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Obama mourns grandmother

Vartabedian is a Times staff writer.

Sen. Barack Obama’s grandmother, Madelyn Dunham, the “tough boss” who raised the future Democratic presidential candidate from the age of 10 and helped shape his ambitions, died at her home in Hawaii late Sunday.

“It is with great sadness that we announce that our grandmother, Madelyn Dunham, has died peacefully after a battle with cancer,” Obama said Monday in a statement with his sister, Maya Soetoro-Ng. “She was the cornerstone of our family and a woman of extraordinary accomplishment, strength and humility.”

Dunham, a native of Kansas who turned 86 last week, recently broke her hip. Many reports said she was thought to have cancer, but the Obama campaign had declined to confirm her medical condition until Monday. She seldom ventured out of the modest Honolulu apartment where she and her late husband, Stanley Dunham, raised Obama.

Obama broke off the campaign trail last month and took an emotional 22-hour trip to Hawaii to visit with Dunham, the last time he would see her.

At a campaign stop Monday night, Obama said, “She is gone.” He said she died in her sleep while his sister was at her side. “I am not going to talk about it too long because it is hard to talk about.”

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The Dunhams’ daughter, Ann, was Obama’s mother. She was attending college in Hawaii when she met a Kenyan exchange student, Barack Obama Sr., her future husband and Obama’s father.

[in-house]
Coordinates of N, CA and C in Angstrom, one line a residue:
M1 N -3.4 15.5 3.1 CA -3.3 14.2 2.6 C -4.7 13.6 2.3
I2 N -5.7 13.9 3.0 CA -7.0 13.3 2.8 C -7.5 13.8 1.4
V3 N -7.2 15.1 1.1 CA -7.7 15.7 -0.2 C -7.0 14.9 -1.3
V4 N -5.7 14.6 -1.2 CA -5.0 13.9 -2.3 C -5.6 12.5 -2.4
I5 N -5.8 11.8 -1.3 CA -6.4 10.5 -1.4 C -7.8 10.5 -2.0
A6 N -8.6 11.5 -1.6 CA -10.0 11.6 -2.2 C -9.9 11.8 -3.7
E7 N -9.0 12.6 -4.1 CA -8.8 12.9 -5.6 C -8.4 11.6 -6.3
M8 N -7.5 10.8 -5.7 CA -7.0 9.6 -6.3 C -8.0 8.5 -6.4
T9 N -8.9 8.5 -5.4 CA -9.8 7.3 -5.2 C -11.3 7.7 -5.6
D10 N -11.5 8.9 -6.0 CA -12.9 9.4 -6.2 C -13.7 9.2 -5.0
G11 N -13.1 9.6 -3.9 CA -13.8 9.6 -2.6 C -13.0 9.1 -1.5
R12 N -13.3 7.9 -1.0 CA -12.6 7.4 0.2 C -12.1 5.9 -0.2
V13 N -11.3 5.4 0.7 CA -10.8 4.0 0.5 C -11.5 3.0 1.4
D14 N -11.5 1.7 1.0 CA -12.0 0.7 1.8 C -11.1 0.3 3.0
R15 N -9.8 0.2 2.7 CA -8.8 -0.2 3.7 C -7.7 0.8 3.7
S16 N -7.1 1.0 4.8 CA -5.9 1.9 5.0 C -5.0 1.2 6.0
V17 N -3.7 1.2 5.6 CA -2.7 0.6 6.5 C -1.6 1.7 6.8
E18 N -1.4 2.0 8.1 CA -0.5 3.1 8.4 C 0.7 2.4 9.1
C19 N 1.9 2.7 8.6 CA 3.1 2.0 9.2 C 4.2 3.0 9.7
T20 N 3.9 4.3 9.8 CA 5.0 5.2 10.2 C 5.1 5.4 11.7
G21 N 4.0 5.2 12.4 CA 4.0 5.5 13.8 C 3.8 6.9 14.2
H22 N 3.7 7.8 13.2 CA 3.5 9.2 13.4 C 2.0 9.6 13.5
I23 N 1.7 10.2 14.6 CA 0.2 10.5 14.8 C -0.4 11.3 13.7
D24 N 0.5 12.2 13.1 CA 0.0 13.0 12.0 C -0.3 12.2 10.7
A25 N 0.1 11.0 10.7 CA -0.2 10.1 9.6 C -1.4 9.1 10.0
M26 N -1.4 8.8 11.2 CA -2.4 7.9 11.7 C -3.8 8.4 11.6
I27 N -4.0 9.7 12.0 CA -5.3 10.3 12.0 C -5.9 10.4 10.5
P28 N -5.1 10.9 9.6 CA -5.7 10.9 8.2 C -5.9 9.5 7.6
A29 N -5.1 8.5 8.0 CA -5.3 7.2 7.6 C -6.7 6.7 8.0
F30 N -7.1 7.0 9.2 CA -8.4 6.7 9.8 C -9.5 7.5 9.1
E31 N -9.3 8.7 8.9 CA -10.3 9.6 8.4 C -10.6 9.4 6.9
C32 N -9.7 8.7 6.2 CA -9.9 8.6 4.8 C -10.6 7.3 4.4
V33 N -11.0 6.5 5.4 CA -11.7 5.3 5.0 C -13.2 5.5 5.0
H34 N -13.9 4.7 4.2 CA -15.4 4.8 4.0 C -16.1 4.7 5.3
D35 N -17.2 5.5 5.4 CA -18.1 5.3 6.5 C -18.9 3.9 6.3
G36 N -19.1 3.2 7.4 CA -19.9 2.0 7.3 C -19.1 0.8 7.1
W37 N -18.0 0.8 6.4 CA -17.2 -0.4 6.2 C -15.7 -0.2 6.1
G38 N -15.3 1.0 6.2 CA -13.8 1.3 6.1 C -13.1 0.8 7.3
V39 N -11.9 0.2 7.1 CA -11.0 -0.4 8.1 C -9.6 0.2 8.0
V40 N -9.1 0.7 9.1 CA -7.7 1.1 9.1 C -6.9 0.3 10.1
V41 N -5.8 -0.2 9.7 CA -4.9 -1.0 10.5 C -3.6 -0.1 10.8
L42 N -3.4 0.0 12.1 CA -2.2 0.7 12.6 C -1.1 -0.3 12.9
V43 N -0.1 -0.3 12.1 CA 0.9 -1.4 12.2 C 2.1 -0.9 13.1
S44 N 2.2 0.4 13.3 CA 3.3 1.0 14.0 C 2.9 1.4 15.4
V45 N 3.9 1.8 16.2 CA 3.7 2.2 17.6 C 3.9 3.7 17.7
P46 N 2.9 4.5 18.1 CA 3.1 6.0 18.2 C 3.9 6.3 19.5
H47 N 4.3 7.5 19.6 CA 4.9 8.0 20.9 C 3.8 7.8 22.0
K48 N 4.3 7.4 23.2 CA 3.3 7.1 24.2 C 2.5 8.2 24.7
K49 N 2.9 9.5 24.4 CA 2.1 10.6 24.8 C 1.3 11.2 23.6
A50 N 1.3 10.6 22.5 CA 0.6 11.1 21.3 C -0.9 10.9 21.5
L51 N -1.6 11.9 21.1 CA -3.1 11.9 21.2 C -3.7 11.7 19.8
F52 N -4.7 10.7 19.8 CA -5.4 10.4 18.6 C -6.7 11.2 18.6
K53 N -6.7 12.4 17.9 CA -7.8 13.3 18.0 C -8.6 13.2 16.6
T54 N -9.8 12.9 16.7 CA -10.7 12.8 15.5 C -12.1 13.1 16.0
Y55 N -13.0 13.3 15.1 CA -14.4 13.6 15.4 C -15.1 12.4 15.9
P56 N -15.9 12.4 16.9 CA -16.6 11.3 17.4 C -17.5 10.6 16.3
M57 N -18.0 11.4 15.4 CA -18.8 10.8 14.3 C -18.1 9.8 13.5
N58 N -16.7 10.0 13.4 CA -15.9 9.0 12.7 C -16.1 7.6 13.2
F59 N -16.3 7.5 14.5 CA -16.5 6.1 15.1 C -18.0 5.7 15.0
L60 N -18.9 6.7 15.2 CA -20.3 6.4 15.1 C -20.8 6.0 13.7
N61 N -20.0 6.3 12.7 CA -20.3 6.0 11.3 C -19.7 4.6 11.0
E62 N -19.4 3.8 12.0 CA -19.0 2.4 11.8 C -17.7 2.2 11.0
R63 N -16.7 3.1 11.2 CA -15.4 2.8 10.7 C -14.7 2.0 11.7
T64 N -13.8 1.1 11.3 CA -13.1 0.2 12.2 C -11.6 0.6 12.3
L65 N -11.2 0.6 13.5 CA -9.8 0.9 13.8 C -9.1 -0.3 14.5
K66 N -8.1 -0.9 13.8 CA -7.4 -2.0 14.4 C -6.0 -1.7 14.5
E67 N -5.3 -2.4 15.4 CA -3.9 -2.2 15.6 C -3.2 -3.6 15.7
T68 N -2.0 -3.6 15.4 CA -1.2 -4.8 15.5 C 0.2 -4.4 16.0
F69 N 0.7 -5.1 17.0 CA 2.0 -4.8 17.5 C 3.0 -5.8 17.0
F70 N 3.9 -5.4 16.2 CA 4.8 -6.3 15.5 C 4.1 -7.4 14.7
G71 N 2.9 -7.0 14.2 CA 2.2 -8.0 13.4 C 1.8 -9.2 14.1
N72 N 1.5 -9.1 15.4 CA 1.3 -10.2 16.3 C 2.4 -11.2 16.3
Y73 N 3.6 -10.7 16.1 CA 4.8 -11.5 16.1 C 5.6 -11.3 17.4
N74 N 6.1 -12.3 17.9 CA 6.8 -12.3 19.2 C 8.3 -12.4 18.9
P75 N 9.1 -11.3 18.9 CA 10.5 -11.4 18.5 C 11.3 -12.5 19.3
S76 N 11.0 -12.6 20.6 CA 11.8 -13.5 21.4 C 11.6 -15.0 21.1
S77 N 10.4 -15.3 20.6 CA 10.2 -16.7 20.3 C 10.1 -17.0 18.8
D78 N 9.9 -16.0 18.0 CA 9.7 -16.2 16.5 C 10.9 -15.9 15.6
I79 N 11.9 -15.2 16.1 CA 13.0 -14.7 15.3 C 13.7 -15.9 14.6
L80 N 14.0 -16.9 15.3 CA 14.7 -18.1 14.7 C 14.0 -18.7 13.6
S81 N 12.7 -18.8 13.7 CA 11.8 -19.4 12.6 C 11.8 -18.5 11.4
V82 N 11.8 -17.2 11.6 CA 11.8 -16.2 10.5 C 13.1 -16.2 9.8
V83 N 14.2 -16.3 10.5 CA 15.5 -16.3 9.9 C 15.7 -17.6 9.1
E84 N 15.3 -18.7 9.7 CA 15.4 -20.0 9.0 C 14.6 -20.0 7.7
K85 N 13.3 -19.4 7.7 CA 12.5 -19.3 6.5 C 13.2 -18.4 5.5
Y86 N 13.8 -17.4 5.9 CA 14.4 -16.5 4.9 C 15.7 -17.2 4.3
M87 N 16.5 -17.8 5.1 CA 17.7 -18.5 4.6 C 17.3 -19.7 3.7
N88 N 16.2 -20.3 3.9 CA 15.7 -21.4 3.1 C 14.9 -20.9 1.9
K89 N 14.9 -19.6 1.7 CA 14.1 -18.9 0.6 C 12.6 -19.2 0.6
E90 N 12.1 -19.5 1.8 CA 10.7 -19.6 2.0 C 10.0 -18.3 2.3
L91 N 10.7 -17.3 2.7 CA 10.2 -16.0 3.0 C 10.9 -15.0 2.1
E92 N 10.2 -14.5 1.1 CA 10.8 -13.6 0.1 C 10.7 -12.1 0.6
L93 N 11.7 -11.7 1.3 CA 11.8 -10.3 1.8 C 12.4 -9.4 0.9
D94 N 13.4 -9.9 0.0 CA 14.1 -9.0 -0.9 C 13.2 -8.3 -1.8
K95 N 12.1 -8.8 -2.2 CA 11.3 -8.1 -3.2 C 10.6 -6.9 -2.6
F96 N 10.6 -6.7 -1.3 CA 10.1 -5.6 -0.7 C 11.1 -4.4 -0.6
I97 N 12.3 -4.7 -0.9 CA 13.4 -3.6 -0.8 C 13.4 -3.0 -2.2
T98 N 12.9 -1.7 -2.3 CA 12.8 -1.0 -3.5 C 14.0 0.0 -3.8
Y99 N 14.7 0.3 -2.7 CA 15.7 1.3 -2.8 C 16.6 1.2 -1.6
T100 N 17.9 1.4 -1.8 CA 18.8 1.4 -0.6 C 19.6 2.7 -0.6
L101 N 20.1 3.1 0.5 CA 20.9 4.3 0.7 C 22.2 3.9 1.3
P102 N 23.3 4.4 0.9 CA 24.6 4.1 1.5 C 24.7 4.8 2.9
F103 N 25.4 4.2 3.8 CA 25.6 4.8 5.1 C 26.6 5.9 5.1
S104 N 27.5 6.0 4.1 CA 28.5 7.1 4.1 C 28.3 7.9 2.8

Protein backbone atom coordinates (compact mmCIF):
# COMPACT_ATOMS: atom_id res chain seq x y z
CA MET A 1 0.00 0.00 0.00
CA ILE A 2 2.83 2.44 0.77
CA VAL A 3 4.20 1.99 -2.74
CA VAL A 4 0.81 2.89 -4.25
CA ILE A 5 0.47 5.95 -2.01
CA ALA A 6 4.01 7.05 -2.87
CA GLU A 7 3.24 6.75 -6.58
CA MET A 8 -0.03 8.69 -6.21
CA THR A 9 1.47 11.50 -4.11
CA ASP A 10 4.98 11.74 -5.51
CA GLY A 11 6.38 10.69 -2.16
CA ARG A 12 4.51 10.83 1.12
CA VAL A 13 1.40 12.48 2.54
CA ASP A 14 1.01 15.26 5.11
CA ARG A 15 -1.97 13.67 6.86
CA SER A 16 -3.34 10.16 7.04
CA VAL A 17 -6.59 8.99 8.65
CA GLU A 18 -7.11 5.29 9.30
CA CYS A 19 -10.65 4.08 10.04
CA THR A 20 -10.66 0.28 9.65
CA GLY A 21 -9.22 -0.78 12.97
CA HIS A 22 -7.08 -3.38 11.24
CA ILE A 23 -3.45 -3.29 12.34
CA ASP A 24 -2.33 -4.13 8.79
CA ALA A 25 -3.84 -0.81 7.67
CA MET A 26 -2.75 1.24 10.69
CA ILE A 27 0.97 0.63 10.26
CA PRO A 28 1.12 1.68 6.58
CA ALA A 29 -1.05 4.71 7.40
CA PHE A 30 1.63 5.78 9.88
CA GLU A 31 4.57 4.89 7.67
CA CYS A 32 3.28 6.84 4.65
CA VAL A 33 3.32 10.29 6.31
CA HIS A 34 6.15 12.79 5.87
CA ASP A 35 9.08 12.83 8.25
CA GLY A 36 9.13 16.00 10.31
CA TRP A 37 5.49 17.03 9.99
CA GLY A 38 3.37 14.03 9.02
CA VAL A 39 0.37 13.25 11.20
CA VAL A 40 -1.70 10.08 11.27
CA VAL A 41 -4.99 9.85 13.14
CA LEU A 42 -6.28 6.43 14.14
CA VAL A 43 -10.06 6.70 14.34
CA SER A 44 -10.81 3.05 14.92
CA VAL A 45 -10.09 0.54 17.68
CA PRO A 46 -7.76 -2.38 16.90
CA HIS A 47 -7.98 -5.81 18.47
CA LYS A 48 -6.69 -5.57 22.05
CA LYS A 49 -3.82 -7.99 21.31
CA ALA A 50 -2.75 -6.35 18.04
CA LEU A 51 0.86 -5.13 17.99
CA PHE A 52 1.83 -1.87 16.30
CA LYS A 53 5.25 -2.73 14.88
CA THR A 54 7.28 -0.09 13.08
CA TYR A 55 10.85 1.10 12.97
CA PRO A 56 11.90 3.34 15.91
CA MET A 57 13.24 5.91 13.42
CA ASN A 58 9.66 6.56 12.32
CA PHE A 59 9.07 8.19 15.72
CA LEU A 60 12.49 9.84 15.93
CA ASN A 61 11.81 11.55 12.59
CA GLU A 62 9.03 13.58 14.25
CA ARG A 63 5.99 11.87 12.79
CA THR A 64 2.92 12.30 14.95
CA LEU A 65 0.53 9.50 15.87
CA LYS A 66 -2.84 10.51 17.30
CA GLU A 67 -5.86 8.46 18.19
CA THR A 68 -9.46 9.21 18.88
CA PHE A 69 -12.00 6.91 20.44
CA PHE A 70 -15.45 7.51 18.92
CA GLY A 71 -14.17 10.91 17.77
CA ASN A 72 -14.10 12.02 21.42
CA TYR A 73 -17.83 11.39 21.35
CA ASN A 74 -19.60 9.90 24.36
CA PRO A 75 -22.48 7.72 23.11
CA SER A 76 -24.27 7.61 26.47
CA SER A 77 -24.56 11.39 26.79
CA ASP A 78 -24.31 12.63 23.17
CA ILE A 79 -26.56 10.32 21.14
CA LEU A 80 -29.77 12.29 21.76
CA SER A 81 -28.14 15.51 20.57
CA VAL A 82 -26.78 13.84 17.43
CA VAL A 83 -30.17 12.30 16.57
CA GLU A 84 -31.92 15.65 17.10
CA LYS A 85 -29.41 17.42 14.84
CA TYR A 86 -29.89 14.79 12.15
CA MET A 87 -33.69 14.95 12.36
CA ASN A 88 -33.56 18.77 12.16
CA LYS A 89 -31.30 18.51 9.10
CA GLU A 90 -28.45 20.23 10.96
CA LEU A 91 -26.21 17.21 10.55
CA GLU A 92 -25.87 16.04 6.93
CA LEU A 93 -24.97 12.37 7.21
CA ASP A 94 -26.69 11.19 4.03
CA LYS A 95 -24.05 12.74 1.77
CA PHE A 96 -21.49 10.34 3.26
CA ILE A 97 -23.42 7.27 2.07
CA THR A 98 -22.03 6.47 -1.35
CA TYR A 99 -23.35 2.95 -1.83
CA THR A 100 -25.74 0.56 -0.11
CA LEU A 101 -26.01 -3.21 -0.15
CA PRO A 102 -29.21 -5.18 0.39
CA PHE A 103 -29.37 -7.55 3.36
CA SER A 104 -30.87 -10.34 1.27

Obama has often described Madelyn Dunham as the rock of the family, a steady influence on his life when his father returned to Kenya and his mother remarried. After spending four years with his mother and her new husband in Indonesia, Obama came back and lived with the Dunhams until he graduated from high school.

Obama has said that whatever discipline he has, it came from his upbringing by Dunham. In 1970, while working at the Bank of Hawaii, Dunham became among the first wave of women promoted to vice president of a local bank.

In their statement about their grandmother, Obama and Soetoro-Ng said, “She was the person who encouraged and allowed us to take chances. She was proud of her grandchildren and great-grandchildren and left this world with the knowledge that her impact on all of us was meaningful and enduring. Our debt to her is beyond measure.”

Obama and his sister said they planned a small, private ceremony at a future date.

Obama’s Republican opponent, Sen. John McCain, issued a statement Monday: “We offer our deepest condolences to Barack Obama and his family as they grieve the loss of their beloved grandmother. Our thoughts and prayers go out to them as they remember and celebrate the life of someone who had such a profound impact in their lives.”

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ralph.vartabedian@ latimes.com


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